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FROM THE SERVANT GENERAL
 

FROM THE SERVANT GENERAL

ON SERVANT LEADERSHIP
(Part 142)

BEING ROCK OR SATAN?


August 9, 2018
Today’s gospel: Matthew 16:13-23


In today’s gospel, we see Jesus raising up Peter and then bringing him down. First Jesus says to him, “you are Peter, and upon this rock I will build my church” (v.18a). Then Jesus is severely rebuking him. “Get behind me, Satan! You are an obstacle to me.” (v.23a). From being Rock to being Satan, from being the foundation to being the obstacle, Peter went from flying high to being laid low. Why?

Here we learn about 3 dangers for anointed and appointed servant leaders.

The first danger is thinking as man and not as God would do. “You are thinking not as God does, but as human beings do.” (v.23b). Peter could not accept that Jesus the Messiah would be a suffering servant rather than a powerful king. At times we have our own ways of doing things, our own perceptions of what is right. We balk when told about self-denial and embrace of the cross, about forgiving and loving enemies, about laying down our lives for the cause of Christ. We must know that proclaiming Christ crucified is a stumbling block and foolishness to many. But it is the authentic gospel and the power of God.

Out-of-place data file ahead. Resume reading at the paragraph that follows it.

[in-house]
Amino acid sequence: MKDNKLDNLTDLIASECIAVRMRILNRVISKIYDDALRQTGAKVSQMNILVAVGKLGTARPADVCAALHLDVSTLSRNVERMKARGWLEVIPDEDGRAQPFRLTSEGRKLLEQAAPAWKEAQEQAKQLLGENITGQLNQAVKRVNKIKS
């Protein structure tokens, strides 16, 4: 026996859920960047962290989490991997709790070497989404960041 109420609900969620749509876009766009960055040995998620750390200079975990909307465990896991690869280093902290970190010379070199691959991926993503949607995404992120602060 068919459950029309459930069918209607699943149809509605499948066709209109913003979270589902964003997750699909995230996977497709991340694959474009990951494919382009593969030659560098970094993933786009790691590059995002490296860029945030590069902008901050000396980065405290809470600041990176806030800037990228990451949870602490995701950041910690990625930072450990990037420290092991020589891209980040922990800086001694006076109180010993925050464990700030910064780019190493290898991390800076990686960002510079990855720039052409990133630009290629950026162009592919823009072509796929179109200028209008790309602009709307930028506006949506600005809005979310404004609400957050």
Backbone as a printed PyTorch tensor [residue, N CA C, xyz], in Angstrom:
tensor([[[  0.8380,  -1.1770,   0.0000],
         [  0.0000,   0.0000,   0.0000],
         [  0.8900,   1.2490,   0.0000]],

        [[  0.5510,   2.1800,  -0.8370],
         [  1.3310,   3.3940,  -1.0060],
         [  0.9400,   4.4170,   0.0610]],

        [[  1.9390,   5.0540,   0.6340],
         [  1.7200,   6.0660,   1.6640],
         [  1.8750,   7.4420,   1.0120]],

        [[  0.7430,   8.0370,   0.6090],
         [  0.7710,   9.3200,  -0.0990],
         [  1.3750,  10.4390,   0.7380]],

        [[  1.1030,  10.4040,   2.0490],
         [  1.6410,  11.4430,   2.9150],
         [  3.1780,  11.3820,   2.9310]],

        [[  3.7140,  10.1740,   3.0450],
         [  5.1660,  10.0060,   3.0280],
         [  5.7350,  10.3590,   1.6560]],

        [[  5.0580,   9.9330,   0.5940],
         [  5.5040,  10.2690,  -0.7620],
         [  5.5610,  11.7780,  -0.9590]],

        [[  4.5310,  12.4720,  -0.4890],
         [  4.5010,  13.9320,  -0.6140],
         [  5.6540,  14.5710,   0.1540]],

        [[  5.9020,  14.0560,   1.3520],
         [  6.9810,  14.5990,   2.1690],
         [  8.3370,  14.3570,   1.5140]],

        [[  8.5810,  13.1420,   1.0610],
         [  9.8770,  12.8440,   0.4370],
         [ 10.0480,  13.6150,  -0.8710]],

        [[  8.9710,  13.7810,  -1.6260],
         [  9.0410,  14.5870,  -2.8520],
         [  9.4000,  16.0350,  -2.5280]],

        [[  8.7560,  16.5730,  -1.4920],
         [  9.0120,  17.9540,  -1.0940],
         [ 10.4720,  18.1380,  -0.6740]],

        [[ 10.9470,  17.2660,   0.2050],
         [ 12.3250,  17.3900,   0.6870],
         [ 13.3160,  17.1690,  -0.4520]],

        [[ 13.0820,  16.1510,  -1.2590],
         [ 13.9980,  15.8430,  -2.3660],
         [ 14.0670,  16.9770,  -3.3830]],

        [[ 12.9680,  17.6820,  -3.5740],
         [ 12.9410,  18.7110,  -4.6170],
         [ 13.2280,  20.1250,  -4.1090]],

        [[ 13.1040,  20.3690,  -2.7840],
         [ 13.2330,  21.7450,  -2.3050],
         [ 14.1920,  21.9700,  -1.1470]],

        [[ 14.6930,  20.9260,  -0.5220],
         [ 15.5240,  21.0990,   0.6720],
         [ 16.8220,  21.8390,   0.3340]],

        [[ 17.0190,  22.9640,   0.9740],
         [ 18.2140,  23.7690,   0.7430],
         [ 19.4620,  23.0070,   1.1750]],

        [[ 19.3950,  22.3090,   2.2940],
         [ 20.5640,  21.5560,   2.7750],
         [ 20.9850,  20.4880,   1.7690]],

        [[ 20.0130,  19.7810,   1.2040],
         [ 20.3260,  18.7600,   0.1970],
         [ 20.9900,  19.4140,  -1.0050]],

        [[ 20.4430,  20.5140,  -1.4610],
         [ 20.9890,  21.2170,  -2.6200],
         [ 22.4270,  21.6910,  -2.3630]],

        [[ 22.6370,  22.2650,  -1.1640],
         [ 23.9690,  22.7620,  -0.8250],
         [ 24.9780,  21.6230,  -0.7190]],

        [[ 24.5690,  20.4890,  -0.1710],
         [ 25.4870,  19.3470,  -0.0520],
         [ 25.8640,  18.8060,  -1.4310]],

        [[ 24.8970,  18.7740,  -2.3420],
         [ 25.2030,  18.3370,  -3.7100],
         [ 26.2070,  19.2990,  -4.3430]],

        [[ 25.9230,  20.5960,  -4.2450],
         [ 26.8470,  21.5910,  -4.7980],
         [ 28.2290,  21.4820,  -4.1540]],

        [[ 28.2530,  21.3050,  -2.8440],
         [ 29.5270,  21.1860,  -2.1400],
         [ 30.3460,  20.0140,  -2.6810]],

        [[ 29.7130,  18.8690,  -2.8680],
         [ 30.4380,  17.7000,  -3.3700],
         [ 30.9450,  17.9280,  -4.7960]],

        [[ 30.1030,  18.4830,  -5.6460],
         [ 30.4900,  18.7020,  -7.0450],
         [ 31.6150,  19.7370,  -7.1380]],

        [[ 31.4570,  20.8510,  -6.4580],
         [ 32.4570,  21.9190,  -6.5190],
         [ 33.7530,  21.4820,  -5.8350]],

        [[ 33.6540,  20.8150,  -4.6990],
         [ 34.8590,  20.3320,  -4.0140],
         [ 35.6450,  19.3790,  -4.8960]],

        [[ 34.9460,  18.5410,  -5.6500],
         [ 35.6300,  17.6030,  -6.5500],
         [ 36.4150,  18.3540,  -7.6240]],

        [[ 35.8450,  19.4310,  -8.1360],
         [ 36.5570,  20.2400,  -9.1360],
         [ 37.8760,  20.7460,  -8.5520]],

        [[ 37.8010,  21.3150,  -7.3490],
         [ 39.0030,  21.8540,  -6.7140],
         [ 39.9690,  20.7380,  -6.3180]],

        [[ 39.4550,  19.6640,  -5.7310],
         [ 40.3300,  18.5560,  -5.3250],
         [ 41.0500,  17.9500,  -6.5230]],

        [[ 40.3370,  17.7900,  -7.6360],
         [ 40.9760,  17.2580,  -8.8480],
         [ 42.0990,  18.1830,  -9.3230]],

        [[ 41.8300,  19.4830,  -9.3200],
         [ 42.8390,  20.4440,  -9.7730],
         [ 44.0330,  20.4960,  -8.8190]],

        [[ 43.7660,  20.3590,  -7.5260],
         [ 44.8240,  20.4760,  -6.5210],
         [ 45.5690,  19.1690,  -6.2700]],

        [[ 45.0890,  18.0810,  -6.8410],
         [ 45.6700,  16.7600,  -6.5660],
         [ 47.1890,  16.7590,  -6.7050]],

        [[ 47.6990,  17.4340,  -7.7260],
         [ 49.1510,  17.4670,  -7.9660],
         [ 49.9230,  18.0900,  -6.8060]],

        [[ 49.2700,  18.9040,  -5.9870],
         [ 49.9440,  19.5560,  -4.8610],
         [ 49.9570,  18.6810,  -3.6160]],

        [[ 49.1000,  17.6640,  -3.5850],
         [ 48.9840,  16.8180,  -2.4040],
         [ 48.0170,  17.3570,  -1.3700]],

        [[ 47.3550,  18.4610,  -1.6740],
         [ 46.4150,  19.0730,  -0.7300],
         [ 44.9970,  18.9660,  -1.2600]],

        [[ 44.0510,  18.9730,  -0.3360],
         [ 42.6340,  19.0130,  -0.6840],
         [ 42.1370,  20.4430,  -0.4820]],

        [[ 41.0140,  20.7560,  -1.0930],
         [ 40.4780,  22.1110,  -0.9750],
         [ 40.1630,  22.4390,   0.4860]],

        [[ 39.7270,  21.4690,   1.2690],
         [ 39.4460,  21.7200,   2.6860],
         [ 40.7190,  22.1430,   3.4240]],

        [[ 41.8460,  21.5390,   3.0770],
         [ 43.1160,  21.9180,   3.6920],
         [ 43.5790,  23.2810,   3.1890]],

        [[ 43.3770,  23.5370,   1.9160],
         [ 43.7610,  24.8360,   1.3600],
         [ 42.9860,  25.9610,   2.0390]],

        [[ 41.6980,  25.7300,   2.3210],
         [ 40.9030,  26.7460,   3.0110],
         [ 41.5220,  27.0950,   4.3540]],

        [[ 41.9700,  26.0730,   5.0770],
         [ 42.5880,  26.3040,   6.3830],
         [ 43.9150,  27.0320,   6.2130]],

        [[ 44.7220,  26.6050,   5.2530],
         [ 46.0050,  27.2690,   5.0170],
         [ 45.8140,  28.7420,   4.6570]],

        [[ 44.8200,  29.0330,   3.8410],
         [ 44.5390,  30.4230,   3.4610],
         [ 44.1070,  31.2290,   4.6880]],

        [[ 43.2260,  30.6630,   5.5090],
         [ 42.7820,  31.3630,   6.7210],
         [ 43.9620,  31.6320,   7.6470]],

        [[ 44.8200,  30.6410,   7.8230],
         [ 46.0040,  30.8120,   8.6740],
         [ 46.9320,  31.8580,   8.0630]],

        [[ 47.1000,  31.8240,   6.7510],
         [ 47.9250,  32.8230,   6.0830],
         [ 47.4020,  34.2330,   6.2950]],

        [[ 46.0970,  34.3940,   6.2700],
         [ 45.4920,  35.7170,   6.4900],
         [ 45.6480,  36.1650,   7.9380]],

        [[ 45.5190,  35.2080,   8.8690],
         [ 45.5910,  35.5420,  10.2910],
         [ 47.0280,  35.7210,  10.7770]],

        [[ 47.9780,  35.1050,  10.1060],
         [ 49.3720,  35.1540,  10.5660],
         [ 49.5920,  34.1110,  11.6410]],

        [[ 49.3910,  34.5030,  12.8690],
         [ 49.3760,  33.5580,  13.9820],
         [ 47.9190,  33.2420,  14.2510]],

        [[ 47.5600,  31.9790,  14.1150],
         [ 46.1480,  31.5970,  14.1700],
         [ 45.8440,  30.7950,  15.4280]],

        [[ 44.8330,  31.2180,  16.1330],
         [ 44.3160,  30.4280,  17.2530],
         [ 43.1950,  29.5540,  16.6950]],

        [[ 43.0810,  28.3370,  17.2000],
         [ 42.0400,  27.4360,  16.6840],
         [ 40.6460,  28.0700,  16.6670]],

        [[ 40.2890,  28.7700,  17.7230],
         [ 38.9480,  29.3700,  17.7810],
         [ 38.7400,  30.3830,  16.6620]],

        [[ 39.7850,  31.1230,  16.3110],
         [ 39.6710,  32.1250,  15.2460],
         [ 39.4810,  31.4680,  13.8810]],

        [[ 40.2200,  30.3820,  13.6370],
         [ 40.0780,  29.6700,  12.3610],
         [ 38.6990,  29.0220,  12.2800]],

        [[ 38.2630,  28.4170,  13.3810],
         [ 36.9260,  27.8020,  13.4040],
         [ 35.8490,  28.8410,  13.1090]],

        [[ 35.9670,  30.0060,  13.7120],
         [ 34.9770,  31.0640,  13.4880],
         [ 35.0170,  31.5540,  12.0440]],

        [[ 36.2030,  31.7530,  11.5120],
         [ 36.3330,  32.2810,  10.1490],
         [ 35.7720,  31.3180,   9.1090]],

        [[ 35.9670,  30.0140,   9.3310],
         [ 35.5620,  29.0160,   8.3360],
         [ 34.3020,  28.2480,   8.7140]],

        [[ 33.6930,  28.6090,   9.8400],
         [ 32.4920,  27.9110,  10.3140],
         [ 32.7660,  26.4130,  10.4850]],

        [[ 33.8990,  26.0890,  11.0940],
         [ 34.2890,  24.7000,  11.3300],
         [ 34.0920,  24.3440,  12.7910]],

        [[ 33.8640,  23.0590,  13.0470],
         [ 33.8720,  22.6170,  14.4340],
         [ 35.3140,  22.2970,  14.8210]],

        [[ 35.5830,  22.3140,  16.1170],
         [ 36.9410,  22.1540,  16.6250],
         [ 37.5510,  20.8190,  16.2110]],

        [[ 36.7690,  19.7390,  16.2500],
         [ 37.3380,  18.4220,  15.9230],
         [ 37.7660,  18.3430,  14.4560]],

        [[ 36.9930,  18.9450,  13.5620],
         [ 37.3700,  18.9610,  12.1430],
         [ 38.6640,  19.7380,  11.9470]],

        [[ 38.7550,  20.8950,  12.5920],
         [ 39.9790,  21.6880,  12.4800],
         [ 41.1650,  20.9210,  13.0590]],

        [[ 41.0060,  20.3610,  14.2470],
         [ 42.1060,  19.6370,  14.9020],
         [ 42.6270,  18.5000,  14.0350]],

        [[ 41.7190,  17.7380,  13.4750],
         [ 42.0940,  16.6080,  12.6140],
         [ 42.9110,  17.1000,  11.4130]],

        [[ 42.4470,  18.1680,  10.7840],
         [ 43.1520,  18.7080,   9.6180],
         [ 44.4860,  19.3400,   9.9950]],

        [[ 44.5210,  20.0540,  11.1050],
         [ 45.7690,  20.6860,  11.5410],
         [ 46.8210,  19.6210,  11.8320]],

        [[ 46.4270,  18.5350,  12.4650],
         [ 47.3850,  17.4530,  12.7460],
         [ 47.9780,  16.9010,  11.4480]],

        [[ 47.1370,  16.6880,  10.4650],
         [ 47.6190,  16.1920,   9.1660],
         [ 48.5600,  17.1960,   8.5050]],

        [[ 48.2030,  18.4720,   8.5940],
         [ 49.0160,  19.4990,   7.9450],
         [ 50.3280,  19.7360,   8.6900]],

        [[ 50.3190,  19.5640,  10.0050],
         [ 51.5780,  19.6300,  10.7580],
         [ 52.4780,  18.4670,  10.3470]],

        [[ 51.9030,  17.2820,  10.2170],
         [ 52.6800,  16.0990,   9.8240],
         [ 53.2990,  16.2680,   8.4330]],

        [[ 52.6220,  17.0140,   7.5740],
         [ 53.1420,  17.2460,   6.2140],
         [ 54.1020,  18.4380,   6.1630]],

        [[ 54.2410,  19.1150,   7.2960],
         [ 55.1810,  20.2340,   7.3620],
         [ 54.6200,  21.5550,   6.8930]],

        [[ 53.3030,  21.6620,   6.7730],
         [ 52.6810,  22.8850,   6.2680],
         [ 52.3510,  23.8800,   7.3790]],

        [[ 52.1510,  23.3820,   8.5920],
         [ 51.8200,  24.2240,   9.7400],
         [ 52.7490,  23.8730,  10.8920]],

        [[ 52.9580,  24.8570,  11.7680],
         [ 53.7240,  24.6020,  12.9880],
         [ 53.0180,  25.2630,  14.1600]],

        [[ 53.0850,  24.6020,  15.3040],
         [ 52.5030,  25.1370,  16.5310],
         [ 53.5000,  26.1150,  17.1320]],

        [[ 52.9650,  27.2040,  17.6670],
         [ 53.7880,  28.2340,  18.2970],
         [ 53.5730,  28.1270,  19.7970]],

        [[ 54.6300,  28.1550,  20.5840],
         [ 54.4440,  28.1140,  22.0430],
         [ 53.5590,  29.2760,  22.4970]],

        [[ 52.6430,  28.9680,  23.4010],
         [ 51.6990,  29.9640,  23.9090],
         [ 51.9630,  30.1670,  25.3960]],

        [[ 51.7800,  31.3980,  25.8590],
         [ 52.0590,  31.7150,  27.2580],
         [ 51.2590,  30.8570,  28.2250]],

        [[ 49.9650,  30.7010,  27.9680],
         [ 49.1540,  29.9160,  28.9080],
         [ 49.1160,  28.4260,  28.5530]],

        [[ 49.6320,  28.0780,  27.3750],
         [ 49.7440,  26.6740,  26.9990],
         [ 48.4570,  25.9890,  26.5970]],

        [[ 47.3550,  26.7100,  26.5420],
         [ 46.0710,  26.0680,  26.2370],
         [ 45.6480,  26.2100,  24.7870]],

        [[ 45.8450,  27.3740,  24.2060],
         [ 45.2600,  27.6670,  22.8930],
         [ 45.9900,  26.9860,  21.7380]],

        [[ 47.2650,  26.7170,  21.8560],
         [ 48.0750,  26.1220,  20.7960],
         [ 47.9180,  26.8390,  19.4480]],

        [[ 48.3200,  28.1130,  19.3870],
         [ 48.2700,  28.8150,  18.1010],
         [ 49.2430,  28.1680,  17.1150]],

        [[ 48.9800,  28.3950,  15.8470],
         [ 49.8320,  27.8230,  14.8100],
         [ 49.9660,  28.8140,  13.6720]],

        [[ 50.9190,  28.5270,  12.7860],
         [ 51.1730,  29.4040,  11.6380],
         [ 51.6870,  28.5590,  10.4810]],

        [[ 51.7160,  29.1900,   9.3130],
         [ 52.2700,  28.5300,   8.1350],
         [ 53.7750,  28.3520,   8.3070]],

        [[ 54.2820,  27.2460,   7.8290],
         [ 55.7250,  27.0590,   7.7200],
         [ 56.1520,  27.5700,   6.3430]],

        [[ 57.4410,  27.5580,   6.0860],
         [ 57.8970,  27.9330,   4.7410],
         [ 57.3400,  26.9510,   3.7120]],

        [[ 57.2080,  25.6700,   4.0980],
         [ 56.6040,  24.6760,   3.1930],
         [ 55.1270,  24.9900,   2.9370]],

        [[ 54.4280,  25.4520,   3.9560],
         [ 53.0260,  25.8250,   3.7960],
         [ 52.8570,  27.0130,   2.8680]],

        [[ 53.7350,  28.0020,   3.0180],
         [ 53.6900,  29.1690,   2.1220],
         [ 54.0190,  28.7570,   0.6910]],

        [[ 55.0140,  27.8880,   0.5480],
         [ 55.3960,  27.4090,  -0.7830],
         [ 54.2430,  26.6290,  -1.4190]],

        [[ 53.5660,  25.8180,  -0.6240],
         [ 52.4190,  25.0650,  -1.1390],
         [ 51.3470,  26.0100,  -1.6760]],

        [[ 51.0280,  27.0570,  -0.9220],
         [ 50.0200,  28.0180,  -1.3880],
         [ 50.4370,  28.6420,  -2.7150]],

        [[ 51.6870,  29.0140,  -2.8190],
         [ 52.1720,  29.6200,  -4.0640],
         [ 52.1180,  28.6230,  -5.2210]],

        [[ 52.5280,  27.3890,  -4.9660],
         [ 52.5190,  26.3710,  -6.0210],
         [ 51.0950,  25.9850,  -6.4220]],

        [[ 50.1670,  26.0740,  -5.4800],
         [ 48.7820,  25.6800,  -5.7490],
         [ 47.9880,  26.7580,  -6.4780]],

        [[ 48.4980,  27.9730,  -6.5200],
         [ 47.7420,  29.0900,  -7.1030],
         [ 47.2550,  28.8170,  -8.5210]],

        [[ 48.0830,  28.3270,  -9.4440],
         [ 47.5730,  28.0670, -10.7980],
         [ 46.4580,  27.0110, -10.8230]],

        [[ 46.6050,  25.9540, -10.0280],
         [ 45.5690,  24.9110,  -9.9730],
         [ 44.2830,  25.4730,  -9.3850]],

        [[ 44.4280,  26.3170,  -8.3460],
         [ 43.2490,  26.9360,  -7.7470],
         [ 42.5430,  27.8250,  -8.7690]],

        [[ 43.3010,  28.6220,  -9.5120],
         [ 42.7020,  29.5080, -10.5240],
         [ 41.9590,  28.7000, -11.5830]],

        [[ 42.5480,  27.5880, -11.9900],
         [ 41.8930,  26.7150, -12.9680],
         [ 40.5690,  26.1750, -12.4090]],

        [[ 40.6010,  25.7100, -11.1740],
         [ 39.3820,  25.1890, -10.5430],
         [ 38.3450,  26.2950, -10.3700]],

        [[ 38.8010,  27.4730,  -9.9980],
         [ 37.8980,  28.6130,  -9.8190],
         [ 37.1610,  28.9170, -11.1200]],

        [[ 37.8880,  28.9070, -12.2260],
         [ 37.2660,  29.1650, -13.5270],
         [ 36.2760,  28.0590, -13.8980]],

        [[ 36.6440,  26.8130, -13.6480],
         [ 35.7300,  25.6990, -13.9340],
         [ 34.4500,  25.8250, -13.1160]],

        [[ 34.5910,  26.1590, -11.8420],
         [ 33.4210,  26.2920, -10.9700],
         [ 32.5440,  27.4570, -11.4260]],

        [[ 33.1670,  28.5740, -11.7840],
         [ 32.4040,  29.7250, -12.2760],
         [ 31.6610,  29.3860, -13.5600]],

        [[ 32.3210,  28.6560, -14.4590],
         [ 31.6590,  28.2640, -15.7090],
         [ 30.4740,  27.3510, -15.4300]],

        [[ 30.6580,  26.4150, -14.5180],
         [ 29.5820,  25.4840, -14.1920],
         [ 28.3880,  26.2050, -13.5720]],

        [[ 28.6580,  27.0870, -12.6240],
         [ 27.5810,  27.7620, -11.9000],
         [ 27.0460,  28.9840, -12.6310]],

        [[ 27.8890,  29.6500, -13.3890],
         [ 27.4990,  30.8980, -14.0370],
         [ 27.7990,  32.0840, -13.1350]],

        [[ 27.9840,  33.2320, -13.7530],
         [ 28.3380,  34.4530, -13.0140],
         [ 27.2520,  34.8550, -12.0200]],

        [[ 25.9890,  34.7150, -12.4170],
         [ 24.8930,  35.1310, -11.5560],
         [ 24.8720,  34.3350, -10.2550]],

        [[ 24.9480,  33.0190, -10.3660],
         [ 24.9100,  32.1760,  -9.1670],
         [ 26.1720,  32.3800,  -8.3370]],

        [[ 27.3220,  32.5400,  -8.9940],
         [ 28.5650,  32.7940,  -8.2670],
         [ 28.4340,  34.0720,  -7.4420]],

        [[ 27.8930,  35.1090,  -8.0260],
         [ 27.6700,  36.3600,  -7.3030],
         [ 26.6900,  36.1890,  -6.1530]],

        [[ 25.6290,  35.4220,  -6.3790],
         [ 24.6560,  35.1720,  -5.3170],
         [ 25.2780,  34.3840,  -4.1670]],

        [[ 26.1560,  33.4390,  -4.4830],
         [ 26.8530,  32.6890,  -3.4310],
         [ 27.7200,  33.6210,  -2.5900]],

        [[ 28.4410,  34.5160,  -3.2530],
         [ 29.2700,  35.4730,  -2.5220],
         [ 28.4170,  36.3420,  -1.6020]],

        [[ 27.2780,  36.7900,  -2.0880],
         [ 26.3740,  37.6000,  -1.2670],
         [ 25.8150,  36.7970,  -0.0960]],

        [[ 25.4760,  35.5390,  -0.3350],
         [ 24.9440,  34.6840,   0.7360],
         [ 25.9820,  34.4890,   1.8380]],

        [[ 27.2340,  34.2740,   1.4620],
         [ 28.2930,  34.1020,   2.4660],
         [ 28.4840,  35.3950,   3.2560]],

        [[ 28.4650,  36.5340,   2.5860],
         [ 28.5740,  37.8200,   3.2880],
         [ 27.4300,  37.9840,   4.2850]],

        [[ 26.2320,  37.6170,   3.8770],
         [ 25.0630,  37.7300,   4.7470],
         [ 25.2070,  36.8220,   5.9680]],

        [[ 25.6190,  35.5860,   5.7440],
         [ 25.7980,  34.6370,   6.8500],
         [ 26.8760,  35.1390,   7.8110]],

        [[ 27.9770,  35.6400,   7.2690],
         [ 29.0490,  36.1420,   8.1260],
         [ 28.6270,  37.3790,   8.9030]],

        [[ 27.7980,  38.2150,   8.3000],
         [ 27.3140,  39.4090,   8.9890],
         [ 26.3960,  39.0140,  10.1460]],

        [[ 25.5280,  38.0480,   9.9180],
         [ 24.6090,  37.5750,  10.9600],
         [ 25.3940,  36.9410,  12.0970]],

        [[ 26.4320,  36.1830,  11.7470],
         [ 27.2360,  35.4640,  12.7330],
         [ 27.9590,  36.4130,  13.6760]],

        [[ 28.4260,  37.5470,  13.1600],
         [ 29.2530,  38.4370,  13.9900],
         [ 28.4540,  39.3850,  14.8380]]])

The second danger is allowing good intentions to cloud our judgment. When Jesus told his disciples what would happen to him (v.21), “Peter took him aside and began to rebuke him, ‘God forbid, Lord! No such thing shall ever happen to you.’” (v.22). That was so nice of Peter, but remember that the road to hell is paved with good intentions. We must know that the way of salvation is the way of the cross. It is not about a prosperity gospel. It is not about going to heaven in first-class comfort. It is not about shielding the people we care for from the trials and tribulations of life. It is rather seeing that such trials and crosses, if embraced with joy, are what the authentic Christian life is about.

The third danger is looking only to glory and triumph when doing our work, and not considering suffering and defeat. Jesus had assured Peter that “the gates of the netherworld shall not prevail against (the church).” (v.18b). Peter and the Church would be victorious. Then Jesus was saying that he would “suffer greatly from the elders, the chief priests, and the scribes, and be killed” (v.21). To Peter that would be defeat, and it was unthinkable. Peter had rightly said to Jesus, “You are the Messiah, the Son of the living God.” (v.16). How could such then happen to the Messiah, to the Son of God? We must know that the Kingdom of God is topsy-turvy, where the first is last, the greatest is the least, and seeming defeat leads to ultimate victory. And of course, the leader is the servant. The way of salvation is the way of the cross.

Servant leaders need to put on God’s mind, and look only to the revelations of God. This is the way to be blessed, and to be used powerfully by God for His purposes. “Blessed are you, Simon son of Jonah. For flesh and blood has not revealed this to you, but my heavenly Father.” (v.17).

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